Economists attend a roundtable discussion at the 2015 International Finance Forum (IFF) in Beijing, Nov. 6, 2015. (Photo: China News Service/Liu Guanguan)
(ECNS) -- Economists warn that over-investment in certain areas is posing a big, if not the biggest, threat to the Chinese economy, and that deleveraging is urgently needed for healthy and sustainable growth.
The view is shared by most economists attending a roundtable discussion at the 2015 International Finance Forum (IFF) in Beijing, which runs from November 6 to 8.
According to Standard Chartered, China's overall debt stood at 142 trillion yuan ($22.9 trillion), or 245 percent of GDP, as of March 2014. Previous studies concluded that a percentage higher than 90 percent signals a decline of economic growth.
"The fast buildup of debt has become the biggest financial risk for China," said Zhu Haibing, JP Morgan's chief China economist, adding that many international institutions have warned about credit bubbles in emerging countries, including China.
Cui Li, deputy director of the IFF Research Institute, echoed that sentiment, saying that "deleveraging while maintaining growth momentum will be the biggest challenge for China's future development."
The International Monetary Fund (IMF) issued a report saying that local government debt will take up 45 percent of China's GDP, and that the total debt to GDP ratio will surpass 250 percent by 2020.
With China's investment-driven growth model, banks have been pouring money into specific industries for over a decade to boost the growth rate. This has resulted in serious overcapacity, in which demand for products is less than potential supply.
"We're seeing investments that are not good, and corporations that should be bankrupt surviving," said Xiao Geng, executive director of the IFF Research Institution.
China has found it hard to slow output with external demand or more stimuli, and the debt has led to mounting repayment pressures.
It's worth noting that major financial crises, such as the one that broke out in the United States in 2008, and the sovereignty debt crisis in Europe, were all ignited by debt to some extent. Will China suffer from a similar crisis?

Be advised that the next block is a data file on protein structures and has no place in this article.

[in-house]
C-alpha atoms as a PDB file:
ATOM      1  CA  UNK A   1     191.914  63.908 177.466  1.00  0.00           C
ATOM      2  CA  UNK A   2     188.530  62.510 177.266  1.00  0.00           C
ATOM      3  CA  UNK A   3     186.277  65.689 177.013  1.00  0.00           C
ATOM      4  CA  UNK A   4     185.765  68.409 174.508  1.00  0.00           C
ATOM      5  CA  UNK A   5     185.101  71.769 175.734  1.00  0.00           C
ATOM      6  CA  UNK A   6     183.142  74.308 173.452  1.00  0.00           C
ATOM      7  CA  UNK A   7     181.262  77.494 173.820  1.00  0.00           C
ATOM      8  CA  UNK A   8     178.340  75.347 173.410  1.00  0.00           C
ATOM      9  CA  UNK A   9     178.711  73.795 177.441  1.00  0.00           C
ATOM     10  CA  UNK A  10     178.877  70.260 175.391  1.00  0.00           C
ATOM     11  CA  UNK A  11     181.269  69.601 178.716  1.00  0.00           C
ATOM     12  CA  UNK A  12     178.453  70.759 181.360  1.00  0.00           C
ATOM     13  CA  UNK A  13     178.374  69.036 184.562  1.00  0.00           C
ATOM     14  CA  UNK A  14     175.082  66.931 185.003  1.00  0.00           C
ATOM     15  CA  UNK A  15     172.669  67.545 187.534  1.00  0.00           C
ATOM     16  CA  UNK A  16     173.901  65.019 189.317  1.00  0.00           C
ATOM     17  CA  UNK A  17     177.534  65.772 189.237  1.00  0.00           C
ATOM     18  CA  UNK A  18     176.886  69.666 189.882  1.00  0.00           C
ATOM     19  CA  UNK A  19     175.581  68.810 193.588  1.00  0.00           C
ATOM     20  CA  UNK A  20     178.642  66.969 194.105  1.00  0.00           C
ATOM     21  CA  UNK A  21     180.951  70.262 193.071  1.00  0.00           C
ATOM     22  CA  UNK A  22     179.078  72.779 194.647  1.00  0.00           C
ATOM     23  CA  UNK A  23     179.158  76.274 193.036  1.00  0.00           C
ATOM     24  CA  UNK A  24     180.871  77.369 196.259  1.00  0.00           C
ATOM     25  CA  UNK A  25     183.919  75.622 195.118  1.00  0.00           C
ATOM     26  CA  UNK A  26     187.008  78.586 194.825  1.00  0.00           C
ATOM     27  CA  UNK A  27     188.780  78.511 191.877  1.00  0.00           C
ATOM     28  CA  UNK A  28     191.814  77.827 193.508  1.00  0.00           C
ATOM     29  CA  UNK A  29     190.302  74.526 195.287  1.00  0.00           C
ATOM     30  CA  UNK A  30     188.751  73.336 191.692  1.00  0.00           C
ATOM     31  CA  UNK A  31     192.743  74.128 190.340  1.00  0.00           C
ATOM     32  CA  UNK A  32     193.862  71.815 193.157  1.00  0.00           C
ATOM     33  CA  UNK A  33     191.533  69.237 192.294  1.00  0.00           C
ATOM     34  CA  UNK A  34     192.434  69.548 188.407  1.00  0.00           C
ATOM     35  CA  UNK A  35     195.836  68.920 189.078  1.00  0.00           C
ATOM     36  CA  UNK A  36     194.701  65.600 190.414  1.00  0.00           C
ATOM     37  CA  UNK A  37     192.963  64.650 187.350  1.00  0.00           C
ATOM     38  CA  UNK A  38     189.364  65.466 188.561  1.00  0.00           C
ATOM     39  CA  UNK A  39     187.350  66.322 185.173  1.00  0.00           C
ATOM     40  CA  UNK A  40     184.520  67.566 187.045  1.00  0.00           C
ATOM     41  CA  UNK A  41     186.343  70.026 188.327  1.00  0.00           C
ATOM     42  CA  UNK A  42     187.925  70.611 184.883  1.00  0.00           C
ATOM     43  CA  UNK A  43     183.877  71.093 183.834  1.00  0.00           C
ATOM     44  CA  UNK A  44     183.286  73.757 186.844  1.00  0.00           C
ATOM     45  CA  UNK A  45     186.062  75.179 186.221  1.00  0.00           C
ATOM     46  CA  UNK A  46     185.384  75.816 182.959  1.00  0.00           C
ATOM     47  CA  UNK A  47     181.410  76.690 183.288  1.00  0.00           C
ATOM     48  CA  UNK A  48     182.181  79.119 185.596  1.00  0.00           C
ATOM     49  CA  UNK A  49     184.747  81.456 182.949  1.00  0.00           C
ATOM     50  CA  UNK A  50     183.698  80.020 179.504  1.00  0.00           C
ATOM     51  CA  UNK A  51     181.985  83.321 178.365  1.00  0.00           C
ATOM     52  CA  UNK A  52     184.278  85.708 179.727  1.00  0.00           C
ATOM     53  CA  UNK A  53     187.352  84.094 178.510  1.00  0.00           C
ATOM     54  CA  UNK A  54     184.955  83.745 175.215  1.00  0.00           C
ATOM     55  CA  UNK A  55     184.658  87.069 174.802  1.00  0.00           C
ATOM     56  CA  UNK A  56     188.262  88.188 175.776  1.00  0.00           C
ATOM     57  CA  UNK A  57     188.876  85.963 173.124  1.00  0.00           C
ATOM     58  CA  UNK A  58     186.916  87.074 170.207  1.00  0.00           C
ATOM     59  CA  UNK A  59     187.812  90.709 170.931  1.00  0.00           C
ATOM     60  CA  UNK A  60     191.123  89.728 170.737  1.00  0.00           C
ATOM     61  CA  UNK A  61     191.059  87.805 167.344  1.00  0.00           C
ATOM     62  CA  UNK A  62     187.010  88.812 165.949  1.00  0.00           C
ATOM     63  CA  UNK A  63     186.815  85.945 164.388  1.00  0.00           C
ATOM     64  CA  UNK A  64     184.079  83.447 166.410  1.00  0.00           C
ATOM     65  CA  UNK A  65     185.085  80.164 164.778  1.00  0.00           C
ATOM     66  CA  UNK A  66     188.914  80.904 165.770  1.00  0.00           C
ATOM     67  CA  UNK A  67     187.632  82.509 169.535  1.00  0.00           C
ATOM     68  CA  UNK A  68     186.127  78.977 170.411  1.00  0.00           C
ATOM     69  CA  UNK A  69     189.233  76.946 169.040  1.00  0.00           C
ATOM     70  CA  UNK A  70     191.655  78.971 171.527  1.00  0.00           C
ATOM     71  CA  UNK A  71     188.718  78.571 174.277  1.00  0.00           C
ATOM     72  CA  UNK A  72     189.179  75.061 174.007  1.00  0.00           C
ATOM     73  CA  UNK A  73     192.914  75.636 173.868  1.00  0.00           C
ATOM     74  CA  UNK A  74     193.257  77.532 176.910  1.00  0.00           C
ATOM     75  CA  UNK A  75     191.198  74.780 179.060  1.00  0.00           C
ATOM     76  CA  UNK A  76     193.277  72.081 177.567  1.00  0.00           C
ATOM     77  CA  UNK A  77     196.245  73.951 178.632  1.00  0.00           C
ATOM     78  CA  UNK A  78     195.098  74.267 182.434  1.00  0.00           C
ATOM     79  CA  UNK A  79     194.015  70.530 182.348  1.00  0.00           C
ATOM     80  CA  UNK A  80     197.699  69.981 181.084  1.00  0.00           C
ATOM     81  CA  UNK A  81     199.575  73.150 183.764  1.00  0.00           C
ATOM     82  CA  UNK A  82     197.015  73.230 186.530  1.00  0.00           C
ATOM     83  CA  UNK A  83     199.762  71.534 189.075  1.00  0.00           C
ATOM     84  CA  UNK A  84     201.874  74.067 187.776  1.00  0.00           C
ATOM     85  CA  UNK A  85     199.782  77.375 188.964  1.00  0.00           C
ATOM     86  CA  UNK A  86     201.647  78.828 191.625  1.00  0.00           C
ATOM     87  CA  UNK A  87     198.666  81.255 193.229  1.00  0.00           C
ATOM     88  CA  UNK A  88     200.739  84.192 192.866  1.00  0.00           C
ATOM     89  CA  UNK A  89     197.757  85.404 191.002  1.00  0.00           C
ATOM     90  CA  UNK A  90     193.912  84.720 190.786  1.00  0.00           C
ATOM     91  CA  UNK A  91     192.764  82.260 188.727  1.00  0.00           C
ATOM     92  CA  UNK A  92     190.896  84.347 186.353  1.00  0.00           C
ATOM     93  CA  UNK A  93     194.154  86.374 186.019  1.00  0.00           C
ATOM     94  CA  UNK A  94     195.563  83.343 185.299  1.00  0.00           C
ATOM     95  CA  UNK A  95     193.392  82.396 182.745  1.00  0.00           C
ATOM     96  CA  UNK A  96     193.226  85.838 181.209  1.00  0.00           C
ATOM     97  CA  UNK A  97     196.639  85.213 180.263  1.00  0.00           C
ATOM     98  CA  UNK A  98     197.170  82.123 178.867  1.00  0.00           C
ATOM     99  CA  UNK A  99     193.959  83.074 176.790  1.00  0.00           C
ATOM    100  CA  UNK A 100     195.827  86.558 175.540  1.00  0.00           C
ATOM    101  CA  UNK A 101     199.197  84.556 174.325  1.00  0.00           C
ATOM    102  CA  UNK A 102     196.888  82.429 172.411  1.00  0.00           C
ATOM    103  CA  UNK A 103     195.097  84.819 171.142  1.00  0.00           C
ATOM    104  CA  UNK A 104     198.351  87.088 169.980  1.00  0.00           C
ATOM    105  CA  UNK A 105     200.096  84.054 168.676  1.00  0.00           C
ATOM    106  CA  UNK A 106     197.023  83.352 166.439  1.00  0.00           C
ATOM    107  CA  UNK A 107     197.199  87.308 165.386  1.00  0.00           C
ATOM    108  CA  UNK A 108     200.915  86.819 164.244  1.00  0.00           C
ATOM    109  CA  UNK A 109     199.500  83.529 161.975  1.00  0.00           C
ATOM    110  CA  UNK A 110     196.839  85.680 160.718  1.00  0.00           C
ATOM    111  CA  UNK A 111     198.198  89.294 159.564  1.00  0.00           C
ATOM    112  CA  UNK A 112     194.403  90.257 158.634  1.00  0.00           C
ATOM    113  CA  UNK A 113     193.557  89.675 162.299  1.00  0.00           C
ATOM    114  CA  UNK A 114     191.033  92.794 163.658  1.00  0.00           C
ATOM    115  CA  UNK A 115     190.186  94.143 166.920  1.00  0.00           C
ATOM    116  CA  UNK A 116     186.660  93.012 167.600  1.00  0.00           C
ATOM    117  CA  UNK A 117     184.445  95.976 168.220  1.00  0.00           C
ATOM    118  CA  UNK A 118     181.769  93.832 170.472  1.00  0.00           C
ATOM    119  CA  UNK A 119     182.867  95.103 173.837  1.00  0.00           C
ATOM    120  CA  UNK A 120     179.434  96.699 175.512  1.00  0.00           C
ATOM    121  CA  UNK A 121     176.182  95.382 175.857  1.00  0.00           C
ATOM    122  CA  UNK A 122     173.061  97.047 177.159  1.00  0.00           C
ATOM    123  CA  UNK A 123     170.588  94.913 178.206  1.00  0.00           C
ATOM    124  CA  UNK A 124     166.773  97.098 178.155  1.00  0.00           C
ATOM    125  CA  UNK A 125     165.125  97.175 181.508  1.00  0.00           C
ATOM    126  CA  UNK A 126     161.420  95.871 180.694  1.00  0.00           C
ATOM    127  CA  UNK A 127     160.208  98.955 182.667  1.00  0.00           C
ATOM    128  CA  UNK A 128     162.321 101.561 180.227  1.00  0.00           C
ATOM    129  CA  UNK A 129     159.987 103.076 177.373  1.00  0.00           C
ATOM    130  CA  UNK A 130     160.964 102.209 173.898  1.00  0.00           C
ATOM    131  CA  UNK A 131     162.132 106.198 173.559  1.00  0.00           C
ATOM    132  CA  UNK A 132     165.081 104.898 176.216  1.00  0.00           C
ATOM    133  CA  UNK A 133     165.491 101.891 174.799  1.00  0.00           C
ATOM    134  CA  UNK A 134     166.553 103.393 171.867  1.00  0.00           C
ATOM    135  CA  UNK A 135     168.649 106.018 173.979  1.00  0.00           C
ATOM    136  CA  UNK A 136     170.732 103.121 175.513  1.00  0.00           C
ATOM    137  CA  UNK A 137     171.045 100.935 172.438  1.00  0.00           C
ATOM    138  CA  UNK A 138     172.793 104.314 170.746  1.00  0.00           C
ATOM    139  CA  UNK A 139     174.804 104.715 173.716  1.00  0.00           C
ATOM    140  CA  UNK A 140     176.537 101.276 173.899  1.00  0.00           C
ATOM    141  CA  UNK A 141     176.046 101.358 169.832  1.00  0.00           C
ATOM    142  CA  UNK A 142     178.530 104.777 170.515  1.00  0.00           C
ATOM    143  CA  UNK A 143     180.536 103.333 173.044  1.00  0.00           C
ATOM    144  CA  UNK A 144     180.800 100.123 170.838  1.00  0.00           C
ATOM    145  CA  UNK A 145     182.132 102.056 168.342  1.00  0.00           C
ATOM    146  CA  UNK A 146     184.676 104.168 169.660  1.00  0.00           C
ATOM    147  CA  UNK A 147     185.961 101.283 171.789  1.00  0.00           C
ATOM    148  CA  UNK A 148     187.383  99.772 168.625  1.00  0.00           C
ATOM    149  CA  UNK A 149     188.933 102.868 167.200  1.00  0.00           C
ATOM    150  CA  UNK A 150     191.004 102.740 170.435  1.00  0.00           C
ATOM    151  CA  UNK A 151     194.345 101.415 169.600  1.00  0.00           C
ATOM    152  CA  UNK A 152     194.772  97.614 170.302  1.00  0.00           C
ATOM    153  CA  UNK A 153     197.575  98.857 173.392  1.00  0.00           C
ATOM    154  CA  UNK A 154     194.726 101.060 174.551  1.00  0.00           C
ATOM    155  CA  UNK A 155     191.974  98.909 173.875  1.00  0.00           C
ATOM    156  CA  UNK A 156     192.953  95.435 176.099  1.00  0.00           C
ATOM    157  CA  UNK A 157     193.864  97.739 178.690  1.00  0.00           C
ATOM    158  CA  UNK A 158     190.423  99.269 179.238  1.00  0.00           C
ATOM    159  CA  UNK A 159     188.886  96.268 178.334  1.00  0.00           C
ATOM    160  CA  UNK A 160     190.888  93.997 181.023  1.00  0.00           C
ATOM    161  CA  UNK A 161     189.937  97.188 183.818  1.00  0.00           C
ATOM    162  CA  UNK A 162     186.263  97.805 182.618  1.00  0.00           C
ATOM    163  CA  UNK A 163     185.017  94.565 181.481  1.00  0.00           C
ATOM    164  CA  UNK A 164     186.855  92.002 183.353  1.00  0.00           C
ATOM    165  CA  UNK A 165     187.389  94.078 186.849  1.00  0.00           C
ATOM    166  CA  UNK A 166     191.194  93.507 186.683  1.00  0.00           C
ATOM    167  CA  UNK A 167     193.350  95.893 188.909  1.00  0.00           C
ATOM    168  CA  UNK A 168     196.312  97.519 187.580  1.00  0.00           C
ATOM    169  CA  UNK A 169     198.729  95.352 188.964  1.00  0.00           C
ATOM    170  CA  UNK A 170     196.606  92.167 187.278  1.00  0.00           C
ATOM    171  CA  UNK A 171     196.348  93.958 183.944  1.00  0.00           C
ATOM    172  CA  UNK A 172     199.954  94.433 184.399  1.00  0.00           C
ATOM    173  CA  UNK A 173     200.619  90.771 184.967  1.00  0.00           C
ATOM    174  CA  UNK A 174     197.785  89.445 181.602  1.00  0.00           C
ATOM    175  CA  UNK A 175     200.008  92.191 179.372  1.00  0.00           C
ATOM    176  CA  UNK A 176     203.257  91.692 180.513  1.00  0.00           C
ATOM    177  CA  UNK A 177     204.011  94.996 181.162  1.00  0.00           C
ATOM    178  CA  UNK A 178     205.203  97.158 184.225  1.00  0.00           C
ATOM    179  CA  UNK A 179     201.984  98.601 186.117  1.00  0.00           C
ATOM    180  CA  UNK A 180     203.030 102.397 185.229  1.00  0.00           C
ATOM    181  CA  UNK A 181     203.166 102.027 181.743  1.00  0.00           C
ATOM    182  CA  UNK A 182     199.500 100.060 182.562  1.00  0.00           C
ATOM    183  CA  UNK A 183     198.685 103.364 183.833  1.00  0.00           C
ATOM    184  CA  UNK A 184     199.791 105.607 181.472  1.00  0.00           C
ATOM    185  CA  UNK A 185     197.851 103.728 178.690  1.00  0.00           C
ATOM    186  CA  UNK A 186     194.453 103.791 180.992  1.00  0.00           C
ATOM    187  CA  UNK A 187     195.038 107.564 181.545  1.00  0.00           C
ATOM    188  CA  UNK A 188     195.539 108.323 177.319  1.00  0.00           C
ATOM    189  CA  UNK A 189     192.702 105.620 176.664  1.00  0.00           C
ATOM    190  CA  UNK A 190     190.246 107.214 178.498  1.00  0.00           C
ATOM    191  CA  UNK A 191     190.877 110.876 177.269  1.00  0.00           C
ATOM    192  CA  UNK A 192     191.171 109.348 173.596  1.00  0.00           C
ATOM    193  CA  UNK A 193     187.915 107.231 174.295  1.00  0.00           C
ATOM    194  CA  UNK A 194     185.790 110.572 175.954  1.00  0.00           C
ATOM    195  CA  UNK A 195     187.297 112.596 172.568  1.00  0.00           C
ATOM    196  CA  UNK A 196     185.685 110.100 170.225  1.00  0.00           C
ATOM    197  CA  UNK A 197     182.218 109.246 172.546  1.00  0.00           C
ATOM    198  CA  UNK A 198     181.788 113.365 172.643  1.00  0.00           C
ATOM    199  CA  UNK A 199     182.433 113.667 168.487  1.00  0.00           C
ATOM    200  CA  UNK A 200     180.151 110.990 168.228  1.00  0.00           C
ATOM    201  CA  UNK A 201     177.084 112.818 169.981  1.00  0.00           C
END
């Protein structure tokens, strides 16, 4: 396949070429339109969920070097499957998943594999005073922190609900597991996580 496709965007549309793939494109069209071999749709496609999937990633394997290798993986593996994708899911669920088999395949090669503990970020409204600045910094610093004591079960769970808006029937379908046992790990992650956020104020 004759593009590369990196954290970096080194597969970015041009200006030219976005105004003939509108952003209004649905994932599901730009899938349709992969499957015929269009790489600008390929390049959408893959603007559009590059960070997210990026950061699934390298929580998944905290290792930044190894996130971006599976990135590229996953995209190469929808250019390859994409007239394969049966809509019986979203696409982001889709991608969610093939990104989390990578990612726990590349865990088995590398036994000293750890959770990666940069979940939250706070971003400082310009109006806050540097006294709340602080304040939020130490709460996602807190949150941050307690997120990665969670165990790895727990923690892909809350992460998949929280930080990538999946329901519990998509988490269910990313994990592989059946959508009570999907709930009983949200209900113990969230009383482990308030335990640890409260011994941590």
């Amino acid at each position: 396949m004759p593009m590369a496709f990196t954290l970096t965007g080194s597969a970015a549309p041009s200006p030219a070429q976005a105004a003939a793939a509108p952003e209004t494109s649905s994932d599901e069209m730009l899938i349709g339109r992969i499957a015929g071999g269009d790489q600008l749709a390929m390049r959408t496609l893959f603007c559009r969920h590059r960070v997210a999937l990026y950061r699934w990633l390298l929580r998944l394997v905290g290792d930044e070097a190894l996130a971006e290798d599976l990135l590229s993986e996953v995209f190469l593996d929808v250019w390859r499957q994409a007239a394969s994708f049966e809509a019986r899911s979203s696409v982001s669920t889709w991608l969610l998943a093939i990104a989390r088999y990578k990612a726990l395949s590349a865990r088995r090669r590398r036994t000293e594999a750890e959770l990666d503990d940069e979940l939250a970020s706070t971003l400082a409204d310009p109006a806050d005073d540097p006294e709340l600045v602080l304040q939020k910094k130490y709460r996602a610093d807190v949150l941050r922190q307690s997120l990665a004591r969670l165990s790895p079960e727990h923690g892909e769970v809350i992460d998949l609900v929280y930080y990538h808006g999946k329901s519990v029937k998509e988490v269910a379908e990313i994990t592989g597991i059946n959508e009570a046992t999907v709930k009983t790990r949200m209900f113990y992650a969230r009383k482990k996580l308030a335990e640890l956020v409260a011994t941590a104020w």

"I would say the possibility is slight," Zhu said. "The problem of bad loans is worsening but is not out of control. Most of China's loans are domestic ones, and China has large savings to cover that. Besides, China's banking system is not yet entirely market-oriented, which means it's still available for government manipulation when necessary."
The Chinese government has taken deleveraging measures for years, such as telling banks to rollover debts, expanding the bond-for-debt swap program, issuing low-yield municipal bonds to replace legacy liabilities, and lowering interest rates.
Reining in debt is also mentioned in the newly issued 13th Five Year Plan, which maps out what China's future will be like in 2020.
Economists suggest that China should continue using fiscal policies to deleverage and pick the right industries to invest in, such as innovative or green industries.
"One key measure is to gear the financial market toward one that supports green and innovative industries as well as consumption," said Song Min, director of Hong Kong University China Financial Research Center.
The economists argued that deflation and tax inequality are also major challenges facing the China economy, among others.
The IFF is an independent organization initiated by over 20 countries in 2003, and a platform for global high-level dialogue and academic research in the financial field.